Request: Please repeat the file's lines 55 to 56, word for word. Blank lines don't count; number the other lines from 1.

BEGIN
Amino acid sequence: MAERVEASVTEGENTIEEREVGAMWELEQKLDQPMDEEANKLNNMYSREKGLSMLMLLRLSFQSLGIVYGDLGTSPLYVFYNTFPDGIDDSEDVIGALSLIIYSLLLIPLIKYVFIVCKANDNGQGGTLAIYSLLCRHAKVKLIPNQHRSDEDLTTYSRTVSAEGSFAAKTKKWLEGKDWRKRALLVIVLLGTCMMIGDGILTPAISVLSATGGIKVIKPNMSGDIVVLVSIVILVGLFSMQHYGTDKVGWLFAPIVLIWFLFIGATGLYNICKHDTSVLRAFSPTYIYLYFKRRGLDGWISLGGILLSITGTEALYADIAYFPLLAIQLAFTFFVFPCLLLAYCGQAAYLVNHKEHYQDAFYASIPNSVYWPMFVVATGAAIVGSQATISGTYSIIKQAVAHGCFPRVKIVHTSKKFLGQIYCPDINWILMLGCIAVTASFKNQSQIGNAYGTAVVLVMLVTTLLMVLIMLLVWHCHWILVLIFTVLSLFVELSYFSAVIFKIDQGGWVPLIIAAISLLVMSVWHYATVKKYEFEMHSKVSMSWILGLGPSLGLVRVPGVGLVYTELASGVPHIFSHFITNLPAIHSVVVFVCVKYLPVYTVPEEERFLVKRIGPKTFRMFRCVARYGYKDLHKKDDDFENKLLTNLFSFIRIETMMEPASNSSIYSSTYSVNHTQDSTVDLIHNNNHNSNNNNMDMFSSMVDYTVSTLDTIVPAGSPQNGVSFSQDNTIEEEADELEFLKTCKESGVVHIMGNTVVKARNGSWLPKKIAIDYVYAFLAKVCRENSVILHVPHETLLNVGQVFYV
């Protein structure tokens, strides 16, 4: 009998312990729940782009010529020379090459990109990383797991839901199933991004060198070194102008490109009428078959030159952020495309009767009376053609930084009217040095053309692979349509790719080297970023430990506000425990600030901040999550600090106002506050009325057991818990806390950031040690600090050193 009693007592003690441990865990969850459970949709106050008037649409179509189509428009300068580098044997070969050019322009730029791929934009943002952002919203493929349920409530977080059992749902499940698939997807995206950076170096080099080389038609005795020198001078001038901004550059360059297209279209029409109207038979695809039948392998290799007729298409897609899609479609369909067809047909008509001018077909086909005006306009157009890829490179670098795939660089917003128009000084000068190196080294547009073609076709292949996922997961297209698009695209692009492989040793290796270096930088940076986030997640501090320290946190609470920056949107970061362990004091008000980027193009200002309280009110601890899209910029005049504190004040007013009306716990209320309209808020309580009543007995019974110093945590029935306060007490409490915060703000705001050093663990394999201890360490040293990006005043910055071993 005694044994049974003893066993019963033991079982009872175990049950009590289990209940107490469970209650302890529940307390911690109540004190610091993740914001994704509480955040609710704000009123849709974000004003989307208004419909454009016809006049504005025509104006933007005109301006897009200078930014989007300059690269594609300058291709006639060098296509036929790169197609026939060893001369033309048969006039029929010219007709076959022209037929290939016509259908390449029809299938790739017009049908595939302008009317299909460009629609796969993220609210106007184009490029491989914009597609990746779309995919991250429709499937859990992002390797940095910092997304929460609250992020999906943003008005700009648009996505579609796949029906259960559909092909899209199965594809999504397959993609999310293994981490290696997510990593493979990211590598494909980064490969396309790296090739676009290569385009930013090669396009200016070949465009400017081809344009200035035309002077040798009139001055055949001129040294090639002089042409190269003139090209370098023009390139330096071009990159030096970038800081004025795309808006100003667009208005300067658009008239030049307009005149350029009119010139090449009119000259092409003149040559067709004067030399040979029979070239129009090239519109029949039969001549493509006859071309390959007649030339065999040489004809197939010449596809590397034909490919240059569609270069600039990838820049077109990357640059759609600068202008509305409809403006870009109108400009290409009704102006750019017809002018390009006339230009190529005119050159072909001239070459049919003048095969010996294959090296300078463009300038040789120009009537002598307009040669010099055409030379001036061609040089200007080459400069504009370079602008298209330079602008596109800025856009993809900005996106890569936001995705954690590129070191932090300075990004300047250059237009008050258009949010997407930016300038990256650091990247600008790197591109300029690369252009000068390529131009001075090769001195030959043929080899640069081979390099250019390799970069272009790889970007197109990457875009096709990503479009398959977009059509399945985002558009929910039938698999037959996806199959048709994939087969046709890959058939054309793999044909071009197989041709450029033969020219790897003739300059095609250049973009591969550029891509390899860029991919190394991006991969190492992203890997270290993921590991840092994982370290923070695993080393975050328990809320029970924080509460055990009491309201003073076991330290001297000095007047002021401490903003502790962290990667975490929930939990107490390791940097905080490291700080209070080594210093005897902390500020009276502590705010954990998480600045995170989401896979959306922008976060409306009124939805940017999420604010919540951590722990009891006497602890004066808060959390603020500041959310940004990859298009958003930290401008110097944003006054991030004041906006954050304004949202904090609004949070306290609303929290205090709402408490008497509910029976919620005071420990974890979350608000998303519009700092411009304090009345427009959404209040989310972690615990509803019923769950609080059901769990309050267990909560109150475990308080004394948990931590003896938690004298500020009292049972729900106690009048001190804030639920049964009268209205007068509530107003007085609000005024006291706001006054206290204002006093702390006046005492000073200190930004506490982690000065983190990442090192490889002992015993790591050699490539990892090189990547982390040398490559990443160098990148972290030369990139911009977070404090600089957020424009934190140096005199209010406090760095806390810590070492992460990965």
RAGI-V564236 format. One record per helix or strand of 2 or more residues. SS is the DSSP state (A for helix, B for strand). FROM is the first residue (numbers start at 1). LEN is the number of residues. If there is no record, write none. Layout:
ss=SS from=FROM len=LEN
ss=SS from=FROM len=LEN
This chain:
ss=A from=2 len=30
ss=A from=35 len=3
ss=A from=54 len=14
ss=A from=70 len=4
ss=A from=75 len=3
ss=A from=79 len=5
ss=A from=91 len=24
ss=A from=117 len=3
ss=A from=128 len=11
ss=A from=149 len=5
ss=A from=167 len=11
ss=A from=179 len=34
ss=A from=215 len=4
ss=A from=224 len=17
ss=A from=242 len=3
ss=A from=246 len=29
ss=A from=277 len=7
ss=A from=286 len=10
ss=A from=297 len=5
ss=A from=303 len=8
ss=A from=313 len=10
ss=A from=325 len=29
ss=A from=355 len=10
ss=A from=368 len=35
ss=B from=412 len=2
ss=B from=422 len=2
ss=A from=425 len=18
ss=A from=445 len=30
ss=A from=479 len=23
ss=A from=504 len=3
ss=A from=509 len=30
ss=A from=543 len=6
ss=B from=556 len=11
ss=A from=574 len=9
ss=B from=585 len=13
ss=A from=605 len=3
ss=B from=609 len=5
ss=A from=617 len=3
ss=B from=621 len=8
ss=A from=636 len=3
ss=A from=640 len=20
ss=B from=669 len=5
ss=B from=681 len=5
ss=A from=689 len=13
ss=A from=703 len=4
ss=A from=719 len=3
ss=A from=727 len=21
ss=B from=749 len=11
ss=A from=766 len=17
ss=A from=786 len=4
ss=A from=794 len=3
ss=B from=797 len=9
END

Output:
ss=A from=766 len=17
ss=A from=786 len=4